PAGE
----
#203 #HerNameWasChloeHolland - A Mother’s campaign following her daughter’s suicide

April 17, 2024 FiLiA
#203 #HerNameWasChloeHolland - A Mother’s campaign following her daughter’s suicide
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#203 #HerNameWasChloeHolland - A Mother’s campaign following her daughter’s suicide
Apr 17, 2024

Tragically Chloe felt her only escape from the coercive and controlling behaviour she was subjected to was to end her own life. Her Mum Sharon wants the perpetrator held to account for her death and so is campaigning for a change in the law so that he could be charged with manslaughter by coercive or controlling behaviour. Hear about how they have developed their grassroot campaign and how you can help.

Petition please sign and share:

Link to the report mentioned:

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Show Notes Transcript

Tragically Chloe felt her only escape from the coercive and controlling behaviour she was subjected to was to end her own life. Her Mum Sharon wants the perpetrator held to account for her death and so is campaigning for a change in the law so that he could be charged with manslaughter by coercive or controlling behaviour. Hear about how they have developed their grassroot campaign and how you can help.

Petition please sign and share:

Link to the report mentioned:

Social Media:

#HerNameWasChloeHolland - A Mother’s campaign following her daughter’s suicide

 SALLY: So I'm really pleased to be joined today by Sharon Holland and Kirsty Mellor. I'm speaking to them as part of my role as volunteer and trustee in FiLiA and also as the global lead about male violence against women and girls, particularly because of the campaigning work that they've been involved in.

So perhaps Sharon, if I could come to you first. Unfortunately, this campaigning work that you're involved in came about because your daughter, Chloe really felt that the only escape that she had from the coercive control that she was experiencing was to take her own life. And that prompted you to think things need to change.

Can you tell us just a little bit about Chloe? 

SHARON: Chloe was full of energy. Very funny, wouldn't sit still she was very kind as well, and she cared about other people, sometimes too much, but, she was just a lovely girl that just got in with the wrong men, unfortunately.

SALLY:  I'm so sorry for your loss.

SHARON Thank you. 

SALLY:  Tell us what the campaign is about. As I say, this is spurred you into action. What is it you're hoping to achieve? 

SHARON: What I'm hoping to achieve is that where coercive control is concerned, that has then caused somebody to take their own life, that they should be charged with manslaughter.

SALLY: So currently It's not recognised directly, coercive control can be charged as but it's not recognized and linked directly to that death. And that's the bit that you want to change. 

SHARON: Yes, definitely. As my daughter's perpetrator, or monster as I call him, definitely contributed to her death by constantly telling her to take her life and the evidence was there that he should have been charged with manslaughter or under the suicide act. But unfortunately the CPS said no.

SALLY: Yeah. So you decided, oh, sorry. Kirsty do come in.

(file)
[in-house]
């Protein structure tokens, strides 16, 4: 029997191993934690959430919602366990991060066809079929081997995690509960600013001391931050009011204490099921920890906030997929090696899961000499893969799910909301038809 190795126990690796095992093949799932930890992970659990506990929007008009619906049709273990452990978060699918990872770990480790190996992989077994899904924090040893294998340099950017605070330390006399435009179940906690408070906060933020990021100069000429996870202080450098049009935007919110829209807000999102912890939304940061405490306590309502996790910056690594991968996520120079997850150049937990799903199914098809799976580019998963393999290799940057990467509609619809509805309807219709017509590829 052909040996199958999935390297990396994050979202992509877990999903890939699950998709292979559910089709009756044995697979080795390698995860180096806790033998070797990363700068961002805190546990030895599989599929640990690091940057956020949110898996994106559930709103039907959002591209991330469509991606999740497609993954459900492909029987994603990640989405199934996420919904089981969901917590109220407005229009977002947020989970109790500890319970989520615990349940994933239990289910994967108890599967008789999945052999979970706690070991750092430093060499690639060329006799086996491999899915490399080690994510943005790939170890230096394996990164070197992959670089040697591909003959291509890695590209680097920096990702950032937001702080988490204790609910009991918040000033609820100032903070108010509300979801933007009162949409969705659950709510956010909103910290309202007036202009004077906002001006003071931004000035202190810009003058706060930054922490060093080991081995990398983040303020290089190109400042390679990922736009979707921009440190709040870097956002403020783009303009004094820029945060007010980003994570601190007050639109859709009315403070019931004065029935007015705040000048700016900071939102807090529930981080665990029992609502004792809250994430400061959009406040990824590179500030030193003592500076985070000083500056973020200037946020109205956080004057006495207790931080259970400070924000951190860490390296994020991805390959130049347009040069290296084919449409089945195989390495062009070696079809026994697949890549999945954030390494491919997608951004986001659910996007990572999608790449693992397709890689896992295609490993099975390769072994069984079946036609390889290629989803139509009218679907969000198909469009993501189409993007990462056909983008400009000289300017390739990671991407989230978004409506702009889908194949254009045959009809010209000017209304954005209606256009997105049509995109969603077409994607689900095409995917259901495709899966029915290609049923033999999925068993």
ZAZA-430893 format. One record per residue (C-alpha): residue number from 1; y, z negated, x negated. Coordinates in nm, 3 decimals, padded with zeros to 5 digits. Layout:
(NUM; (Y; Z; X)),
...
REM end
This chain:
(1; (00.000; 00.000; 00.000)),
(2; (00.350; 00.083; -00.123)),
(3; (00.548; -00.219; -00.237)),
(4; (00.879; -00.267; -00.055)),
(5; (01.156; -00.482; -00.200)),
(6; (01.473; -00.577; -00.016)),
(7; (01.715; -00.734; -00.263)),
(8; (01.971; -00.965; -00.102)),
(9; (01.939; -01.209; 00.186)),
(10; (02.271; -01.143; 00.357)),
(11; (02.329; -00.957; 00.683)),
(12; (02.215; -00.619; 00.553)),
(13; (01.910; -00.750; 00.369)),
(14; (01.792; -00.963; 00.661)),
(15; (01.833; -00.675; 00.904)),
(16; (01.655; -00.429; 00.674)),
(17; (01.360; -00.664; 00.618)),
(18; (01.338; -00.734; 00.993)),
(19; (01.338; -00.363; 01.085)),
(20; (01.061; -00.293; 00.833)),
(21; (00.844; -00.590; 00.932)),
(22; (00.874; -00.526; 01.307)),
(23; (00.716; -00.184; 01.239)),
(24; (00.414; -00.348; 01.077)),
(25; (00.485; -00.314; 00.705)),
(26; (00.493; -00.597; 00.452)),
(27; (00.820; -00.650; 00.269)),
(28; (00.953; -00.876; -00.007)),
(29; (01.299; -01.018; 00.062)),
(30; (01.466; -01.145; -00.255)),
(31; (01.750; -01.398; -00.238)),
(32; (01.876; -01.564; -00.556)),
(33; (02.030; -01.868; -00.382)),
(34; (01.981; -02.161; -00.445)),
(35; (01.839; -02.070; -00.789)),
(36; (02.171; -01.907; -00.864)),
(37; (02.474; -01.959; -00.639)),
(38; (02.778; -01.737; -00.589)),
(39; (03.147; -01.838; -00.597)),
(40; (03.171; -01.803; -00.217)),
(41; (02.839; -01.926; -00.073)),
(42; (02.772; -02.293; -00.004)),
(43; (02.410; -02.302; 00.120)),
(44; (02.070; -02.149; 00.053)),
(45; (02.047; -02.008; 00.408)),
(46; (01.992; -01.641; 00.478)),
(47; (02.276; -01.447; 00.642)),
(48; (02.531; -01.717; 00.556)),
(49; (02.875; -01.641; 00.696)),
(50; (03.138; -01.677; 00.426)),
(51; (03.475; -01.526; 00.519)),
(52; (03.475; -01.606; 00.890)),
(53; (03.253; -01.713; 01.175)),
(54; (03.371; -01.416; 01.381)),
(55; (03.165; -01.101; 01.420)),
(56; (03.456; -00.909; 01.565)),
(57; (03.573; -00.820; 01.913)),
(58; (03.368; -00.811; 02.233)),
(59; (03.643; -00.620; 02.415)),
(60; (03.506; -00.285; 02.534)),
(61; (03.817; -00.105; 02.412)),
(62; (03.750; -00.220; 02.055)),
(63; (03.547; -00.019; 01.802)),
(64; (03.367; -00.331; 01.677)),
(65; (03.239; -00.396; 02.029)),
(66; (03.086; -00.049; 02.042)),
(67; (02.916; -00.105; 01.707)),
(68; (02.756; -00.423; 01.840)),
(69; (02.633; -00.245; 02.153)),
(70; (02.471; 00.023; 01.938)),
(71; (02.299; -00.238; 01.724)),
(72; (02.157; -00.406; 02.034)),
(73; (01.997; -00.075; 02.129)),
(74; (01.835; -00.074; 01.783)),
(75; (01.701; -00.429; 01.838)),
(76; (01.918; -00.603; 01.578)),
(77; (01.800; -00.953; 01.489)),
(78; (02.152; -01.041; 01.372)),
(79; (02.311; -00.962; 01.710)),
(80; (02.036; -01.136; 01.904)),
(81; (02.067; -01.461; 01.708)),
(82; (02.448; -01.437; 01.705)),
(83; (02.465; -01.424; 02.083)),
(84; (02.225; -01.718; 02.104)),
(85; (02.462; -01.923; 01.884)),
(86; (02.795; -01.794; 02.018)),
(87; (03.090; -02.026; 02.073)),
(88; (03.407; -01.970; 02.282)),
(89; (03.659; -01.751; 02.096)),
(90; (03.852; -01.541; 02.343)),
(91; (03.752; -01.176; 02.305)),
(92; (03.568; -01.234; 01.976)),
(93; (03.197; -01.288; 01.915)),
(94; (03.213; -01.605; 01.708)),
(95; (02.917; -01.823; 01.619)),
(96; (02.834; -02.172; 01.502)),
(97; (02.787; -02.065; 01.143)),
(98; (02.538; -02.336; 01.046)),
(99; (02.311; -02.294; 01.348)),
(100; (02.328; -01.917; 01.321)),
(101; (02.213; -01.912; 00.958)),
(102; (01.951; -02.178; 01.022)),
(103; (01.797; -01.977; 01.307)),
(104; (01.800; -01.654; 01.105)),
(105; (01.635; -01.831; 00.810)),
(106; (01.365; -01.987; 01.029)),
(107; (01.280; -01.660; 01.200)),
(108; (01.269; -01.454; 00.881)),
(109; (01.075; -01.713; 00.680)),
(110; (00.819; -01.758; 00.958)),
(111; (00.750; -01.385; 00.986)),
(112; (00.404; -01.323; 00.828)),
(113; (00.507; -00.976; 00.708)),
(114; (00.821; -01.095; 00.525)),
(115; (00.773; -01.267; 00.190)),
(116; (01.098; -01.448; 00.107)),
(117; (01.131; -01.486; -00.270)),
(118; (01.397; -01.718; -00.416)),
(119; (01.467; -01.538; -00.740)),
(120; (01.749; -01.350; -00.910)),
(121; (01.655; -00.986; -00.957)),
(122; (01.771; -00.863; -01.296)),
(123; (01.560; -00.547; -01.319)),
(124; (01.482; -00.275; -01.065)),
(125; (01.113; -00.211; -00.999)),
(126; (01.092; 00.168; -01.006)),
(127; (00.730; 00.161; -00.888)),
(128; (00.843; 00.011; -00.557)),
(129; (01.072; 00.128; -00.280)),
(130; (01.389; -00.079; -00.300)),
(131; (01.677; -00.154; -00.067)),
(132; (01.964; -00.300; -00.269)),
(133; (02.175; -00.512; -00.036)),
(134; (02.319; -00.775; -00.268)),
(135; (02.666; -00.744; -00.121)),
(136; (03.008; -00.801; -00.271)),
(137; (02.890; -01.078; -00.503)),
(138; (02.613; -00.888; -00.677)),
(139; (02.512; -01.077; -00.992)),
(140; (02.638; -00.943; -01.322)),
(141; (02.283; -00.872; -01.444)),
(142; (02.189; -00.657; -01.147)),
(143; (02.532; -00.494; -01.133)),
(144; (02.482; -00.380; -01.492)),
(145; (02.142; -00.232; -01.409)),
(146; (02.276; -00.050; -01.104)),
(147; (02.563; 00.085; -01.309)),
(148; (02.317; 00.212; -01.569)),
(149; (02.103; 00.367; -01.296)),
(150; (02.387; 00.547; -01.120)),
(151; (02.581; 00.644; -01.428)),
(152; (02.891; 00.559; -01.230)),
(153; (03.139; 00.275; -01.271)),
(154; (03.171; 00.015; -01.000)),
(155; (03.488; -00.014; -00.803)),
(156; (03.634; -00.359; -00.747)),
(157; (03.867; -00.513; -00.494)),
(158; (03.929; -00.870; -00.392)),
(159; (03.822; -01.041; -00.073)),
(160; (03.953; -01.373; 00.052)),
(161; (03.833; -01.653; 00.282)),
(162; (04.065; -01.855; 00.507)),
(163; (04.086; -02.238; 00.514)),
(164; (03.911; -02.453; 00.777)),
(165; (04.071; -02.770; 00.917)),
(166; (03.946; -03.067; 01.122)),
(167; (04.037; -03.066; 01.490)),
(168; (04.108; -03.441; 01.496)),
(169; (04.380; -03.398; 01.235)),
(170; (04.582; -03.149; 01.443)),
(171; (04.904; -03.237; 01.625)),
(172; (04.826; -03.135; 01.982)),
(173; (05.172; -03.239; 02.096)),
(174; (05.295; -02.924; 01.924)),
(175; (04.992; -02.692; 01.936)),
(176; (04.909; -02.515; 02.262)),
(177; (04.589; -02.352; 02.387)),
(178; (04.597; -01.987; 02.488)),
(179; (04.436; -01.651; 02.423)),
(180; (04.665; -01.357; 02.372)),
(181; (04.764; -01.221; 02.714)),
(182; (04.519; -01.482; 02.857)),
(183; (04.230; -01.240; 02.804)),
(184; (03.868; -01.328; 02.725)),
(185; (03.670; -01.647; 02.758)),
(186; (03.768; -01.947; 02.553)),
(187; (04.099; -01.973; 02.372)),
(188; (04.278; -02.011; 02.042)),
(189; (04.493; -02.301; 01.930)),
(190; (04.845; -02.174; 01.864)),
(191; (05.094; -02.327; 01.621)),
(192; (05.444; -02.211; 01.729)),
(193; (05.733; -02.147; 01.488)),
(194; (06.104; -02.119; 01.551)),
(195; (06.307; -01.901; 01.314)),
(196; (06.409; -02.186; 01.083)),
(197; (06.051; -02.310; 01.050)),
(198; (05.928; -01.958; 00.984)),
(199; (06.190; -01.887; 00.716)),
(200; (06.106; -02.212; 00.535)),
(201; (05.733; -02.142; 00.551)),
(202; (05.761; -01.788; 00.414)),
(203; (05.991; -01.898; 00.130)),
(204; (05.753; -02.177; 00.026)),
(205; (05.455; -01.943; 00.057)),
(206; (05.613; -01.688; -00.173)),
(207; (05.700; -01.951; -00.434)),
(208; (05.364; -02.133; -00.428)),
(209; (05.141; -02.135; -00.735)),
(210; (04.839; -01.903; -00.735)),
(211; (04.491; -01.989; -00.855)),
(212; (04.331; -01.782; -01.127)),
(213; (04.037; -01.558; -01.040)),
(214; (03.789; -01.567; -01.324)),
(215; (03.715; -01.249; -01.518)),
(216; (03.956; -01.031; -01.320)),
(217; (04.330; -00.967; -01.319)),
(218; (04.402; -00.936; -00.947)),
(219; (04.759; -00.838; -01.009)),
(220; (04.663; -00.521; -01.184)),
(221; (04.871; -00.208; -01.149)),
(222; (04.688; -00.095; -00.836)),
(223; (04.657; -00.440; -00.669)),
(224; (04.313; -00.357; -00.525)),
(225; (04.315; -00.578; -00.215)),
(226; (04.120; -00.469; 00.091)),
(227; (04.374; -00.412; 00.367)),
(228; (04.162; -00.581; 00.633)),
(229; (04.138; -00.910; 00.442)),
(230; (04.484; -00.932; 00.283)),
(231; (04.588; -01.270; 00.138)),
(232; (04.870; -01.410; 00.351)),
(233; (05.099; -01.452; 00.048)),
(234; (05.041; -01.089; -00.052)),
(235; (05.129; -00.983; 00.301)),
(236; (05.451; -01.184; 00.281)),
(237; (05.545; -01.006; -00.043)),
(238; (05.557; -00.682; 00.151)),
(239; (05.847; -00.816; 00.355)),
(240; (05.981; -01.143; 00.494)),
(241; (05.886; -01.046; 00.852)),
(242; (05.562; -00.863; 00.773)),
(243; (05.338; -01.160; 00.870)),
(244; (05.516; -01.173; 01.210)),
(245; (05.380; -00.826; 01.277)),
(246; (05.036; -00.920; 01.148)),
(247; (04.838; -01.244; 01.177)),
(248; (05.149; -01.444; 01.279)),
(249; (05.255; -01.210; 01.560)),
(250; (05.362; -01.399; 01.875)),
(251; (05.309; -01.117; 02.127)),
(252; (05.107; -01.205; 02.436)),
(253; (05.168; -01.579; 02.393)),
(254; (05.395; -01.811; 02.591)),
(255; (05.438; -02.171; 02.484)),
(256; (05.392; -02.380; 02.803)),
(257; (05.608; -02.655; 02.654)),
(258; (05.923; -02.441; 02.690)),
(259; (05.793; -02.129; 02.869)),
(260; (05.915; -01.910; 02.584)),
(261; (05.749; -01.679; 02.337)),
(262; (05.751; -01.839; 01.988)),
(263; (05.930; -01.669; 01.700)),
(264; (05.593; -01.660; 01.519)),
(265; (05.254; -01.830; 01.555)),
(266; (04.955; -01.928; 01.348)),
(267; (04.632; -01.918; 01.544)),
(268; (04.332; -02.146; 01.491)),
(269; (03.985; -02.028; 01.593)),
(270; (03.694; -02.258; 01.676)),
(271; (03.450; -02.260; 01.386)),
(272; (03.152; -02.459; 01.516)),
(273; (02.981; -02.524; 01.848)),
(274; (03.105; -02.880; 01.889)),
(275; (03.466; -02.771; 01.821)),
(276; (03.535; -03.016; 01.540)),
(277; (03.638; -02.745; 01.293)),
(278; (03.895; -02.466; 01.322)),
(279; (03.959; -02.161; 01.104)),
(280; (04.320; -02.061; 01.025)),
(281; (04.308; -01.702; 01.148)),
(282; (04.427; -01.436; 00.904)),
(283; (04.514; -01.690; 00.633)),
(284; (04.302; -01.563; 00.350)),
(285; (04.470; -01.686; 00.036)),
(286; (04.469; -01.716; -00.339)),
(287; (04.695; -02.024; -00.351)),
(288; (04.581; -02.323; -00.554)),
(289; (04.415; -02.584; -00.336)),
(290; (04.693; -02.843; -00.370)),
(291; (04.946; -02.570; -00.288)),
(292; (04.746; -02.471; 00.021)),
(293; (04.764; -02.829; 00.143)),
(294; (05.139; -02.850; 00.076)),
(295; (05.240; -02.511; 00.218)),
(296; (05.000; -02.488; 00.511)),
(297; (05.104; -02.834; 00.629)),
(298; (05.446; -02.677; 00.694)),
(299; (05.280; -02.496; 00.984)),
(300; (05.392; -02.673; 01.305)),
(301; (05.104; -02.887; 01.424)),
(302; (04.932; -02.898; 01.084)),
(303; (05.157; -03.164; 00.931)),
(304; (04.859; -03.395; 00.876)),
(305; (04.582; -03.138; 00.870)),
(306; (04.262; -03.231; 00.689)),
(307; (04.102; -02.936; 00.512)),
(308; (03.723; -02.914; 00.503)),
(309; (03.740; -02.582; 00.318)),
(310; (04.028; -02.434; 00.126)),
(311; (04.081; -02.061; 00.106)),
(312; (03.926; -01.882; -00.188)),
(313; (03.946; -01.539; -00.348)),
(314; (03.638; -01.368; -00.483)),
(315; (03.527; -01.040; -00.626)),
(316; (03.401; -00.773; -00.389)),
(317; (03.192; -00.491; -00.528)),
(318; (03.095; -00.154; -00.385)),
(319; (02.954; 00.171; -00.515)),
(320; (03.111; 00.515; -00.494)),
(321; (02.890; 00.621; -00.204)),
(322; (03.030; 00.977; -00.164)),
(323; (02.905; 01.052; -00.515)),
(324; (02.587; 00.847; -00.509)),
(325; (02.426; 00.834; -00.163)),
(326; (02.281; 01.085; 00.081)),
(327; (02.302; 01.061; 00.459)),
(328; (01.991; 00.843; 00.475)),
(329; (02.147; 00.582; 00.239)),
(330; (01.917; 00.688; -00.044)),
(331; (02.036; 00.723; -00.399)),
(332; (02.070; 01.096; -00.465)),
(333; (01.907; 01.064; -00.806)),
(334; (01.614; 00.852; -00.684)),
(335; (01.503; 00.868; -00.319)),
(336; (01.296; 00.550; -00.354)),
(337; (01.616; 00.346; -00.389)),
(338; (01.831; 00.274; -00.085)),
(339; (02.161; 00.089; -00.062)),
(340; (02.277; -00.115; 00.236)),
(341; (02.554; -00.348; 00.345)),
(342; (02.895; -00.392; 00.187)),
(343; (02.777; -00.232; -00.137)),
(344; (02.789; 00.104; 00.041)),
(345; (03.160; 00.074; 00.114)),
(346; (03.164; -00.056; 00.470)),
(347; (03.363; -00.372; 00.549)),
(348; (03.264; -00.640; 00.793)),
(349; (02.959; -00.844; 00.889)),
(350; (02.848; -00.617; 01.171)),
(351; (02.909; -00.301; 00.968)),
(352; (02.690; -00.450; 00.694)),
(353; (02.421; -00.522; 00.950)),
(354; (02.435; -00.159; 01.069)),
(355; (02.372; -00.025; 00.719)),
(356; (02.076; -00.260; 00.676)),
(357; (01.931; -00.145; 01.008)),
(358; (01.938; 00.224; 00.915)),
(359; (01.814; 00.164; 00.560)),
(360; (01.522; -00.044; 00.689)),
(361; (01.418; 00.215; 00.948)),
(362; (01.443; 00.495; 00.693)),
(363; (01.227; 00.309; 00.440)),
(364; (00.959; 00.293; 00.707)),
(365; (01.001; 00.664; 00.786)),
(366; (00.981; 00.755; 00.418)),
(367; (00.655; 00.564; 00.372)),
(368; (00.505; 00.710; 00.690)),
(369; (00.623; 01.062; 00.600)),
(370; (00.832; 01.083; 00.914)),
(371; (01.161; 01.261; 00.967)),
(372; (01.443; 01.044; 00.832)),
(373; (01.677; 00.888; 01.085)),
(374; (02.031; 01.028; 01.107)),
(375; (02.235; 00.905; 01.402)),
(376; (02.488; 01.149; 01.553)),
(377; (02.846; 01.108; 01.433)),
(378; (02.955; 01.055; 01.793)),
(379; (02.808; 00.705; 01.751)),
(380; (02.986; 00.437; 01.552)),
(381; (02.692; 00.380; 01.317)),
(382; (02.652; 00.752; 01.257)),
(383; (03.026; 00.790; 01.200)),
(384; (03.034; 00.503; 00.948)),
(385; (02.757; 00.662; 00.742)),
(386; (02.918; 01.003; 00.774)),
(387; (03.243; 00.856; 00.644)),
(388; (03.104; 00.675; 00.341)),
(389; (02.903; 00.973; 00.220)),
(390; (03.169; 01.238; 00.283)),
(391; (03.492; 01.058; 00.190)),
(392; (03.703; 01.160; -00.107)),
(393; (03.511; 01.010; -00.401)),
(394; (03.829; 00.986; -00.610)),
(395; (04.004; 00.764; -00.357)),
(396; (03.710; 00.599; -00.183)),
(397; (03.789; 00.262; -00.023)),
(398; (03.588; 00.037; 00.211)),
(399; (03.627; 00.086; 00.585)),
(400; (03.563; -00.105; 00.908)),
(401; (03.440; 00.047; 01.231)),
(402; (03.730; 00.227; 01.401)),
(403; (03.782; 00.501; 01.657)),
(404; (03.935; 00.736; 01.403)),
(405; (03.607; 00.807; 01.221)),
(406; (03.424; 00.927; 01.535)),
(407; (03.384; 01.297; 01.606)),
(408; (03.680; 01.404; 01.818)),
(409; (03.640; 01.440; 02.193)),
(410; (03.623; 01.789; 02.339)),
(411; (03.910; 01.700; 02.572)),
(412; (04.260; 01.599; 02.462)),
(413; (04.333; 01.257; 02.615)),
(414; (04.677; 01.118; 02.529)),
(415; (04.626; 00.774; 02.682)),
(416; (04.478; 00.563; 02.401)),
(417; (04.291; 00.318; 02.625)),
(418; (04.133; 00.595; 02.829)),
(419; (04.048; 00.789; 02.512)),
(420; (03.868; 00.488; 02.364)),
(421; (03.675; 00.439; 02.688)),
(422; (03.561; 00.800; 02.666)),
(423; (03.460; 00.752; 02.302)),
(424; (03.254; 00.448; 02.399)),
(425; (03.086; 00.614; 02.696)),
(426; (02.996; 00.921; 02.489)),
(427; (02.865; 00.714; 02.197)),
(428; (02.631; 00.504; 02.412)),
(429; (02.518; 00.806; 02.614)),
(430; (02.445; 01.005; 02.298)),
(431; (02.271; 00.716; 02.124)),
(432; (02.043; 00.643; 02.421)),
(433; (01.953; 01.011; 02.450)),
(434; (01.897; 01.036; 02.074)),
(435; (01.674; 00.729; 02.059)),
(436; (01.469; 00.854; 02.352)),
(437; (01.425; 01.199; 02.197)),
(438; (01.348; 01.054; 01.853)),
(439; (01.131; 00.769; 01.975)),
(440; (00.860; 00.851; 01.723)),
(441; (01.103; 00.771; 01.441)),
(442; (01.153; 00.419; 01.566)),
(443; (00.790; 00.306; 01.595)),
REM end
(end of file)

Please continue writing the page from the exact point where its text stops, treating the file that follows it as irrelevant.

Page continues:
KIRSTY: Yeah, no, I just wanted to come in there and just say that obviously, we are aware that the current laws can cover such prosecutions, but those prosecutions are few and far between. And there's no clear legal sort of framework to support the Crown Prosecution Service.

Sharon mentioned the Suicide Act and that lacks like clarity as well for cases similar to Chloé's case. And after the recent VKPP report (Vulnerability, Knowledge and Practice Programme) that, that's come out with domestic suicides now overtaking domestic homicides, there is an urgent need for legal reform to cover cases such as this.

SALLY: Absolutely. And so what does that look like? What has your campaigning meant? What sort of things have you got involved with? 

SHARON: We've met with a lot of we've met with a couple of ministers. We've met with different domestic abuse organizations. We are basically reaching out to everyone to support us and to help us push this through.

Plus, we also have a petition that is, it stops from the 1st of May. But we do have a backup plan so we will get there eventually. We've got more meetings with more ministers more charities. And hopefully by the end of it, we will have an army. This government has to listen. 

And I also speak to a lot of families that have had no justice, that have had exactly the same thing happen to them as what's happened to my family and with Chloe.

And it would be nice to get their voices out there as well. And the thing is also with the report that's come out, that is only suicides that have been logged connected to domestic abuse. These other families I'm talking to, they haven't been registered as connected to domestic abuse. So how many more are there really out there, if all these families are fighting so much to just get it recognized? 

SALLY: Absolutely. it's probably, sadly, a small percentage where that link has been made. 

SHARON: Yeah, I think, yeah, I think there's a hell of a lot more out there. I wouldn't even be surprised if it was double, to be honest with you, because the volume of people that are taking their lives at the moment is just unbelievable.

And, a lot of them could possibly be connected to domestic abuse. 

SALLY: Absolutely. I'm really interested in how both of you, and I know Kirsty, you've been involved in activism for some time and very much, locally, always stepping forward to raise the issue of male violence against women, but how do you go from, thinking something's got to change and deciding what it is you want to do and what that campaign looks like and start it? As you said, you've met ministers, you've met with other leading groups. How do you make that happen? What have you been involved in? 

KIRSTY: Obviously I have managed campaigns at a local level before never anything like this at a national level.

And I've used the skills that I had used locally and applied that nationally. I firmly believe in grassroots campaigning. And I think it's really important that everybody has their voice heard and that's the beauty of grassroots campaigning.